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A 25-year-old male asked:

how do ace inhibitors reduce proteinuria with regard to nephrin levels?

2 doctor answers3 doctors weighed in
Dr. Addagada Rao
General Surgery 56 years experience
B P control : Angiotensin coverting enzyme (ace ) inhibitors will control the blood pressure , there by preventing excessive filtration of protein mainly Albumin , and better reabsorption at nephran level there by reducing the protein loss , the loss is usually over 300 mg per day
Dr. Jack Rubin
Nephrology and Dialysis 48 years experience
Proteinuria and ACE: Ace-inhibtors reduced proteinuria (p) by reducing the vasoconstriction caused by angiotensin ii on the efferent arteriole (ea) of the glomerulus. Once this pressure is reduced, there is less back pressure in the glomerulus, thereby reducing the amount of p the patient has. Other agents, such as angiotensin receptor blockers can also do the same thing.

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Similar questions

CA
A 35-year-old member asked:

How do ACE inhibitors help with chf?

2 doctor answers5 doctors weighed in
Dr. Mark Stern
Cardiology 46 years experience
They ease work load: They lower the amount of work that the heart has to do by lowering resistance to blood flow out of the heart. This is called unloading the heart. It's like a water pump pumping downhill instead of up hill; less work.
Dr. Andrew Kaplan
Cardiology 34 years experience
They also block hormones that may lead to abnormal enlargement and thickening of the heart, causing a negative spiral of cardiac function.
Nov 5, 2011
A 34-year-old member asked:

Can a diabetic patient be given an ACE inhibitor if her serum creatinine is > 2.5?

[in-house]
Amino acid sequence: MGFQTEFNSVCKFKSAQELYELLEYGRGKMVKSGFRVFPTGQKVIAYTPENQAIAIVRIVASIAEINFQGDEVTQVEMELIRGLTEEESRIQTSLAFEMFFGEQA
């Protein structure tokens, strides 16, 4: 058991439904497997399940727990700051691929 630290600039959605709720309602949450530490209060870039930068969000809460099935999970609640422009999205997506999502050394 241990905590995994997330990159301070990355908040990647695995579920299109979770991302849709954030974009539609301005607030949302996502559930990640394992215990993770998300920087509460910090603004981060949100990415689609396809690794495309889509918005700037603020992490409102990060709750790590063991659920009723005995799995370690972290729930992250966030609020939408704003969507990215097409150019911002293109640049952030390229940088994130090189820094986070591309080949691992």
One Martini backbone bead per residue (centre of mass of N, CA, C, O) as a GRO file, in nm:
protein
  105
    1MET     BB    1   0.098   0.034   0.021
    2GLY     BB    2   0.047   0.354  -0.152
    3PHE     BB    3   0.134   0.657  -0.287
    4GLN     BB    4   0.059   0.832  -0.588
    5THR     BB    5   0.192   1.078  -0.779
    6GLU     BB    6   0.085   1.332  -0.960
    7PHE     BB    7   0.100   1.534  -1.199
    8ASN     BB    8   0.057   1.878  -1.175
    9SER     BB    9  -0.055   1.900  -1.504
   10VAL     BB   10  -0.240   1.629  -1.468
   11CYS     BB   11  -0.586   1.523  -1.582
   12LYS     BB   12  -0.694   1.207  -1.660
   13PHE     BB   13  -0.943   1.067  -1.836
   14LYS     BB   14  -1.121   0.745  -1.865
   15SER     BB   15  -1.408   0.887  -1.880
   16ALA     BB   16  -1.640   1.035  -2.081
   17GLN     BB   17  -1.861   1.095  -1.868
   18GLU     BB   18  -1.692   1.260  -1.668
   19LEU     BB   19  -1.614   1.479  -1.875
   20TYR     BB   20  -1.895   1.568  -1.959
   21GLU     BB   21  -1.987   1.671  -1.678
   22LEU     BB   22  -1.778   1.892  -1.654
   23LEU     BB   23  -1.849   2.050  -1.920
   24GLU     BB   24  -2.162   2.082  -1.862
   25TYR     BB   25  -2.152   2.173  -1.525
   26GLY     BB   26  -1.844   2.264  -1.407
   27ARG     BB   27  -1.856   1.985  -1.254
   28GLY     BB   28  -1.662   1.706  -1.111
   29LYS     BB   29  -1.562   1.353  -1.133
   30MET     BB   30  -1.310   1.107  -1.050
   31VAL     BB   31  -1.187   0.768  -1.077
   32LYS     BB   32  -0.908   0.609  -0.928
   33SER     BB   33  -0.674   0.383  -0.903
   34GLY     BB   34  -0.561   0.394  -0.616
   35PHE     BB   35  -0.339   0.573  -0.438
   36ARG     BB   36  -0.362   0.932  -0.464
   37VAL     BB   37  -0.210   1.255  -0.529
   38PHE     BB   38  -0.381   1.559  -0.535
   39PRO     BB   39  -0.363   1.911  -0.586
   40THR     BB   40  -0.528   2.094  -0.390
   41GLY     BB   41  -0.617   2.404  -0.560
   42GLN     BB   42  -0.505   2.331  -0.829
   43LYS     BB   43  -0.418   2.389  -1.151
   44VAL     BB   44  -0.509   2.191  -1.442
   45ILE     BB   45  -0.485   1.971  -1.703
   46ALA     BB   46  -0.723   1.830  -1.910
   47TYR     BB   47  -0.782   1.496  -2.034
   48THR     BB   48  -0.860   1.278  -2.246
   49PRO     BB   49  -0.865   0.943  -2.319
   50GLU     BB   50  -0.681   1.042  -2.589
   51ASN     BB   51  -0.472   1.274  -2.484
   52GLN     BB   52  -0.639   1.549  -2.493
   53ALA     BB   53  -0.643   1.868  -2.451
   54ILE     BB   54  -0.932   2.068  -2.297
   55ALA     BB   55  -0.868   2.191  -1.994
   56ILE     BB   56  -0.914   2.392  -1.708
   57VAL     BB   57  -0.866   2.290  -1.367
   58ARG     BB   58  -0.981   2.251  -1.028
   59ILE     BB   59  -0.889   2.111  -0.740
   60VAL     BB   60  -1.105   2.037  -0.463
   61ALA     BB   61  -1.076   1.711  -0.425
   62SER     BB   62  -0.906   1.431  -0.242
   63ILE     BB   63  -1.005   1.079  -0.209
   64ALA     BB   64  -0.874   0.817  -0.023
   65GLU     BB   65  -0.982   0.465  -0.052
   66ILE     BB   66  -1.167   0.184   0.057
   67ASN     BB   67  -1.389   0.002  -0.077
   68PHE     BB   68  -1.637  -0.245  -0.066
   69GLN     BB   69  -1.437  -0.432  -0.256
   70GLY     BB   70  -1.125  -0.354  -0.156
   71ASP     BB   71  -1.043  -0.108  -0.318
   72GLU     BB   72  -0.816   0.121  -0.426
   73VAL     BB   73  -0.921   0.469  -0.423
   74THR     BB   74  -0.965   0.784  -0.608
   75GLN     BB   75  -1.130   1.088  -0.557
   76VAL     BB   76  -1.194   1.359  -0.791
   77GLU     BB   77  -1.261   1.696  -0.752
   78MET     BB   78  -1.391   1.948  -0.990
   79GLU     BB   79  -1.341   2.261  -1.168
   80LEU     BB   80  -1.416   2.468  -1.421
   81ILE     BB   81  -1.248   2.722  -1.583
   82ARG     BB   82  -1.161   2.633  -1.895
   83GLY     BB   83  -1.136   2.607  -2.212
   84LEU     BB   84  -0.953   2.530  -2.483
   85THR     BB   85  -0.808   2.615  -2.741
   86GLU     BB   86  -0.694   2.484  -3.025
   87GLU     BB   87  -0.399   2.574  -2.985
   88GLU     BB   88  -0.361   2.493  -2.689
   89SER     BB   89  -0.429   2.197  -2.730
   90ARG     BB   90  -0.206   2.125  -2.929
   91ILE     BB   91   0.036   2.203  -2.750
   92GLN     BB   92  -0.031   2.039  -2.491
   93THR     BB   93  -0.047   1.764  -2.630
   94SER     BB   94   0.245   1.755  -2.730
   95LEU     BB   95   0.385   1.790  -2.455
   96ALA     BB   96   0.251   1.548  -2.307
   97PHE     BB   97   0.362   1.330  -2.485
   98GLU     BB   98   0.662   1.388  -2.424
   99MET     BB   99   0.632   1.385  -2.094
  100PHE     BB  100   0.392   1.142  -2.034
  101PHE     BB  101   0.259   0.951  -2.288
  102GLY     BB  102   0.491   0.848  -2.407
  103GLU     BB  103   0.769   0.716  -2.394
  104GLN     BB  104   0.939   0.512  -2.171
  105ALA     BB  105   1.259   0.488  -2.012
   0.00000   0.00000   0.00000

3 doctor answers7 doctors weighed in
Dr. Kevin Griffiths
Specializes in Nephrology and Dialysis
Yes: Although you have an elevated creatinine, you are ok to take an ace inhibitor. The ace inhibitor will actually protect your kidney from losing protein in the urine. Of course, you will need close follow up with your doctor to avoid a high potassium and/or worsing of your creatinine.
Canada
A 73-year-old male asked:

Have any undesirable effects been seen in long term use of the blood pressure drugs of the ACE inhibitor class?

2 doctor answers7 doctors weighed in
Dr. Alon Gitig
Cardiology 20 years experience
Same as short-term: Analyses have not shown any clear risks, including with regards to risk of cancer. Risks over long-term appear to mimic that seen in short-term use (e.g. Risk of hi potassium, kidney function abnormalities); sometimes this can show up after years on the medicine. There may even be benefits to chronic use (apart from intended benefits), such as lower risk of diabetes or atrial fibrillation.
A 35-year-old member asked:

Will ACE bandaging help my dislocated knee? Temporarily?

2 doctor answers2 doctors weighed in
Dr. LUIS IRIZARRY
A Verified Doctoranswered
A US doctor answeredLearn more
Dislocated knee cap : If so, is better to see ortho. Dislocated knee caps will probably reocurr. Ortho will make suggestions to prevent this. If something else is dislocated , ortho can help as well. Ace band won't hurt. See ortho.
A 42-year-old member asked:

Before administration of ACE inhibitors to older adults, which lab?

1 doctor answer5 doctors weighed in
Dr. Mark Gabelman
Cardiology 41 years experience
Electrolytes kidney: Important to check electrolytes, especially potassium, as well as kidney function prior to beginning an ace. I would be surprised if any physician would start an ace without having those tests done.

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Last updated Apr 12, 2020

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